Babies can be born into a wide variety of family settings. A baby could be a couple’s first child. A baby could be born to a single mother. A baby could be born into a stepfamily—a family in which one or both adults in a committed couple relationship have a child or children from previous relationships. Although all families face challenges at one point or another, stepfamilies experience a unique set of demands. Common stepfamily demands include parent-stepparent disagreements about parenting strategies, conflict between children and new stepparents, declines in the quality of parent-child relationships, navigating co-parenting between resident and nonresident parents, and relocating to a new home when the stepfamily forms, among other challenges. In addition, stepfamilies often feel stigmatized and pressured to appear like a first-time, biologically related family. This pressure can exacerbate stress associated with the transition to stepfamily life by imposing unrealistic expectations on stepfamilies. Ideally, stepfamilies should feel empowered to make their new family situation function in ways that work best for them, rather than trying to appear like something they are not (and something they don’t need to be!).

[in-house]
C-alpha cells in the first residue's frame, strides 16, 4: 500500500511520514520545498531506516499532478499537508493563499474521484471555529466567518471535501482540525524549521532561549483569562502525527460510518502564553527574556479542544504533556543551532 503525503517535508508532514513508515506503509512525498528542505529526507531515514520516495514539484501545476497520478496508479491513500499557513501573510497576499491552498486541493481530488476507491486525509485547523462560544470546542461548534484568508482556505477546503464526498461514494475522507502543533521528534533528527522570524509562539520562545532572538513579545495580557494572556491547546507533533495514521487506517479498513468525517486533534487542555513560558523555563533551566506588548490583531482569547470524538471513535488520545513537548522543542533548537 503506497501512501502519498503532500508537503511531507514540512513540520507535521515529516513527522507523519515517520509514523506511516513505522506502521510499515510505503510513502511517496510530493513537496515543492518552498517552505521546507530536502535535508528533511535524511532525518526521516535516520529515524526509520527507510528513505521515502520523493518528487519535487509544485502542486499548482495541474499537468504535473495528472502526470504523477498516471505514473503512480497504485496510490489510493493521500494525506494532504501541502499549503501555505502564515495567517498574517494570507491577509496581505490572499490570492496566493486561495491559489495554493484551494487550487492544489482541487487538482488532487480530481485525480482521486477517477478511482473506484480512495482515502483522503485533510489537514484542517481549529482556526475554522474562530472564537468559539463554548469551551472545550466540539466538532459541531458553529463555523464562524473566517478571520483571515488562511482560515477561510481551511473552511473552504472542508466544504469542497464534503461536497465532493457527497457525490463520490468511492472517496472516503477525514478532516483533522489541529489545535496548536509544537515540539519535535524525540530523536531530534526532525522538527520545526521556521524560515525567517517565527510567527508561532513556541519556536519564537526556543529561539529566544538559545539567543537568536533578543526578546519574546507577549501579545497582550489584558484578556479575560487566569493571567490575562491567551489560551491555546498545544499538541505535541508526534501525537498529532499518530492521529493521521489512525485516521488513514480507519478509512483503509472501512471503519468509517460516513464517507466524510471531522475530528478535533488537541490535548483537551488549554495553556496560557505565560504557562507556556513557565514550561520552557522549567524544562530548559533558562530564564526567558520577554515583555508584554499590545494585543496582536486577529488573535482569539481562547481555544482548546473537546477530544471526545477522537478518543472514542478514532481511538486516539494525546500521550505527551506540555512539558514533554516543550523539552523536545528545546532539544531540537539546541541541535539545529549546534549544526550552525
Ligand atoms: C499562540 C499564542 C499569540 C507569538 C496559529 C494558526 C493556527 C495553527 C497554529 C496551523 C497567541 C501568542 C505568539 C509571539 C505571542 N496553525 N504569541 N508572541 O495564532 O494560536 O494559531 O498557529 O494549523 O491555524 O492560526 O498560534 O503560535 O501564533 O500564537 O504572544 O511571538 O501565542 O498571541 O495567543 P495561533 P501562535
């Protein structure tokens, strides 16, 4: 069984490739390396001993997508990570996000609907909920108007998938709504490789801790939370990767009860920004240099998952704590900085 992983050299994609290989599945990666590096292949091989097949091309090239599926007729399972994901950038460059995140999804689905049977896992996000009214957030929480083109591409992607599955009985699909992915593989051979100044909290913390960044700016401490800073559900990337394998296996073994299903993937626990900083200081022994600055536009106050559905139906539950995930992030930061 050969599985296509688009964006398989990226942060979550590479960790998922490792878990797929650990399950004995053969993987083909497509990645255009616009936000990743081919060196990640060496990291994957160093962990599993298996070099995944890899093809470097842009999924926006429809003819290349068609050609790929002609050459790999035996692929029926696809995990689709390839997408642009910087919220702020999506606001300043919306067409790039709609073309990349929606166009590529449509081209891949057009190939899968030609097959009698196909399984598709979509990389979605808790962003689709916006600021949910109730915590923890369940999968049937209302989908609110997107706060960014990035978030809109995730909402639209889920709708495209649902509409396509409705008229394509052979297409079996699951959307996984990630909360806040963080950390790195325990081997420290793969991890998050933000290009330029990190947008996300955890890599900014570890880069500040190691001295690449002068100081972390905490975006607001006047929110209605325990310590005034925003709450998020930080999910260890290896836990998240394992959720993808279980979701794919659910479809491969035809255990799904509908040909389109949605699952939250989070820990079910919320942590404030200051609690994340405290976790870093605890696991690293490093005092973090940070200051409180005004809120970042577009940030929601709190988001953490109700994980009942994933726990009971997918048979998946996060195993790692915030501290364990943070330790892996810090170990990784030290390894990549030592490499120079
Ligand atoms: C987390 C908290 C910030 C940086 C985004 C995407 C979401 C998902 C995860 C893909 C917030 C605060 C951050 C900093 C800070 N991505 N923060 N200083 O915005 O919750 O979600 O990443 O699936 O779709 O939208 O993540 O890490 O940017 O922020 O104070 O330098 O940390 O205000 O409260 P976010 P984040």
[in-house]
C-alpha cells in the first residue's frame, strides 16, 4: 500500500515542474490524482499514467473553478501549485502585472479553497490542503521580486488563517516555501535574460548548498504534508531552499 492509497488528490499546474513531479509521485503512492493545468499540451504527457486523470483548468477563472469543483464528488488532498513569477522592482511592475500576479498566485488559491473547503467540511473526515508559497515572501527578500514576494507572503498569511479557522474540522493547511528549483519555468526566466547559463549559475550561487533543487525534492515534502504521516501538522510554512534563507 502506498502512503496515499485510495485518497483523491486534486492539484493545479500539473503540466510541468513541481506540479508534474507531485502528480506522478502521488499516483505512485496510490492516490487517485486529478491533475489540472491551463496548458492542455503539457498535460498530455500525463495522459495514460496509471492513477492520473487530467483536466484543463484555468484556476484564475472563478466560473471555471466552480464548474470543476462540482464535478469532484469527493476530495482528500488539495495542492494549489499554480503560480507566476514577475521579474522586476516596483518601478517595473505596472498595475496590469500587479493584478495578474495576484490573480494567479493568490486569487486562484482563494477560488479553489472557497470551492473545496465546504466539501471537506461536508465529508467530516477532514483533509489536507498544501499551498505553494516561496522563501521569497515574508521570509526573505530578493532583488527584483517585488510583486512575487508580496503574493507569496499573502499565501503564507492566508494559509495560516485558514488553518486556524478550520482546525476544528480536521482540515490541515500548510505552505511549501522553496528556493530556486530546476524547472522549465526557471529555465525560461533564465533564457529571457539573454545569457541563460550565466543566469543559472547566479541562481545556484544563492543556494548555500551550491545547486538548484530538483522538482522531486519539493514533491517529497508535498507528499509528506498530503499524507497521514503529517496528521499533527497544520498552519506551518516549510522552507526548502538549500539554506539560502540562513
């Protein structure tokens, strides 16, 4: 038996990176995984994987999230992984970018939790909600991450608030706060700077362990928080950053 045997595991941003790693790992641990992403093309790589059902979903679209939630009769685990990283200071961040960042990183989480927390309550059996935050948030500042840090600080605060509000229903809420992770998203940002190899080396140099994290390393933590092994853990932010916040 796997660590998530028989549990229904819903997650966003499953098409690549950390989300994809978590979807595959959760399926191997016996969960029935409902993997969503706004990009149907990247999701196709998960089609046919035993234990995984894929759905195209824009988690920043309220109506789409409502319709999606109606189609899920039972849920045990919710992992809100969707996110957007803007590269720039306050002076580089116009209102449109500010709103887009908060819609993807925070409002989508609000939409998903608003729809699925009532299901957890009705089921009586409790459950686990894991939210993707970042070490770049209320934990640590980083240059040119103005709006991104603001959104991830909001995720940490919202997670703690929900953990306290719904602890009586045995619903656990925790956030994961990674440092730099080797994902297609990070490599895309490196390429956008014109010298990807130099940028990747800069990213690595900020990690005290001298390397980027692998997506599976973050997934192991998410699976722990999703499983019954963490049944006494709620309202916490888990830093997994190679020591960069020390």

In any case, but especially when couples want to have a baby, it can be helpful first to spend time adjusting to stepfamily life. This adjustment takes time and looks different for every family. Allowing adults and children in stepfamilies to reach a new normal can provide a more solid foundation on which the family can grow, should the couple decide to have a baby. Arriving at a new normal that is mutually satisfying for all family members can be facilitated by acquiring new knowledge about common stepfamily experiences, dispelling stepfamily myths, gaining new skills, and in some cases, seeking the assistance of family professionals. Although there is insufficient space here to provide all relevant content and resources for stepfamilies, the following links should be a helpful start: